The Boston Celtics are heading back to the postseason for the second consecutive season, yet this year feels a bit different.
A year ago this team rode the wave of a late-season surge to an unexpected playoff berth as the No. 7 seed in a watered-down Eastern Conference. Despite playing as well as anyone down the stretch, the Celtics were still a 40-win team that had the privilege of being the first obstacle in the path of a juggernaut Cleveland Cavaliers team on their way to the Finals. The happy-to-be-here Celtics were promptly swept in the opening round, gaining little more than the valuable experience of playing on the postseason stage.
This year, we head into the postseason with an entirely different outlook. This time we know we belong, and more importantly, we know we have a chance to win at least one round.
So what's changed in the past year? The only new rotation player expected to receive significant minutes in the playoffs is Amir Johnson. A full season together has allowed the core of this roster to form a cohesive unit that wasn't fully formed at this time last year. Then, of course, there is the natural progression of some of their younger players. These are all factors, but they don't move the needle quite enough to inspire confidence that this year's postseason run won't be another one-and-done.
Isaiah Thomas does.
You need stars to win in the playoffs. You need a guy that can carry the team on his back even when the opponent has time to plan for ways to shut them down over the course of a seven-game series. For the Celtics, Thomas is that guy.
He's often overlooked due to his diminutive size, but Thomas has made the leap from being a spark plug off the bench to a legitimate All-Star. He started to come into his own following the trade that sent him to Boston last season, but this year he has taken his game to new heights (honestly, that wasn't meant as a short joke).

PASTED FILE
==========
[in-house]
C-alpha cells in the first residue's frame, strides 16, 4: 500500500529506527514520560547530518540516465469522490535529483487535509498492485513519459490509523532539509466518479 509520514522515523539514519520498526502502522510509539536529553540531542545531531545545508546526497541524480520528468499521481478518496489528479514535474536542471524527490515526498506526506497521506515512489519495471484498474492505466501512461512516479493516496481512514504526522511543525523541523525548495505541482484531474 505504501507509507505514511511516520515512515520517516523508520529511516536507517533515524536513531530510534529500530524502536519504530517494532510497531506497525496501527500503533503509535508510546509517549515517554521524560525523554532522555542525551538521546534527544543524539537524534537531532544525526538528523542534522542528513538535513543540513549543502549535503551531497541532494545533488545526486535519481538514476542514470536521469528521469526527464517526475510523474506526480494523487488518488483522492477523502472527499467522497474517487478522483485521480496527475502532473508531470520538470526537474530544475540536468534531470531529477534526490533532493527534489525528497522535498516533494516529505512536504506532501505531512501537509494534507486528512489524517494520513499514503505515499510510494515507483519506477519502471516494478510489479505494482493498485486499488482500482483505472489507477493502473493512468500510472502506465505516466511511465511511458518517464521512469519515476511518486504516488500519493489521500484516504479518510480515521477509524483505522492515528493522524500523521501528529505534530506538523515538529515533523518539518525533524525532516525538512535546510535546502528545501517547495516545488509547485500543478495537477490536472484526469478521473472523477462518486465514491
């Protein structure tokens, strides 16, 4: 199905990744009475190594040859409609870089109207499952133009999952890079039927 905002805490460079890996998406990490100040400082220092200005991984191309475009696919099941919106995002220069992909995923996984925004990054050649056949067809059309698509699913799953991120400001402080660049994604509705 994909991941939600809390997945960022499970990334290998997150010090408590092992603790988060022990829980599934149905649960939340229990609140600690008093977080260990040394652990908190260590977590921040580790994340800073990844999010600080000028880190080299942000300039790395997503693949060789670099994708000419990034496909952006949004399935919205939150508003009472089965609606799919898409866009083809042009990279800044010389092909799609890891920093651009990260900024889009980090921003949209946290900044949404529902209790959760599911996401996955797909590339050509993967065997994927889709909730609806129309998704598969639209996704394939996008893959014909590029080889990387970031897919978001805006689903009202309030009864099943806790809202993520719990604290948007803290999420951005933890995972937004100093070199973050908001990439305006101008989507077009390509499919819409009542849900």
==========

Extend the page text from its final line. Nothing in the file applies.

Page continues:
Heading into the final game of the regular season Wednesday night, Thomas is averaging a career-high 22.2 points, which ranks fourth in the East. This increase in scoring comes in part due to getting to the free throw line at a career-high rate of 6.6 attempts per game, where he converts at a well above-average rate of 87 percent. If you exclude the select few big men that are sent to the line solely due to their inability to hit even 50 percent of their shots from the charity stripe, Thomas would be among the top-10 players in the league in drawing contact that puts them at the line.
The advanced stats also support Thomas's case for being a star. He's tied for 10th in usage rate at 29.5, signifying his importance to running the offense. He set a new career best with a 21.53 PER that puts him inside the top 20 in the league among players that logged at least 30 minutes per game, and his 13.7 Estimated Wins Added ties him for 18th in the league.
The Celtics offense under the guidance of head coach Brad Stevens has always thrived on ball movement and getting stops on defense that lead to baskets in transition. That will remain a key for the Celtics, but it becomes more difficult against stingier defenses that are locked in during the playoffs. In order to win a round in the postseason it's essential to have a star that can take over a game when necessary.
A year ago, there was uncertainty as to whether the Celtics had that type of player on the roster. With the emergence of Thomas this year, we now know that we do, which is the biggest reason why the Celtics will have at least a puncher's chance of making a playoff run this year.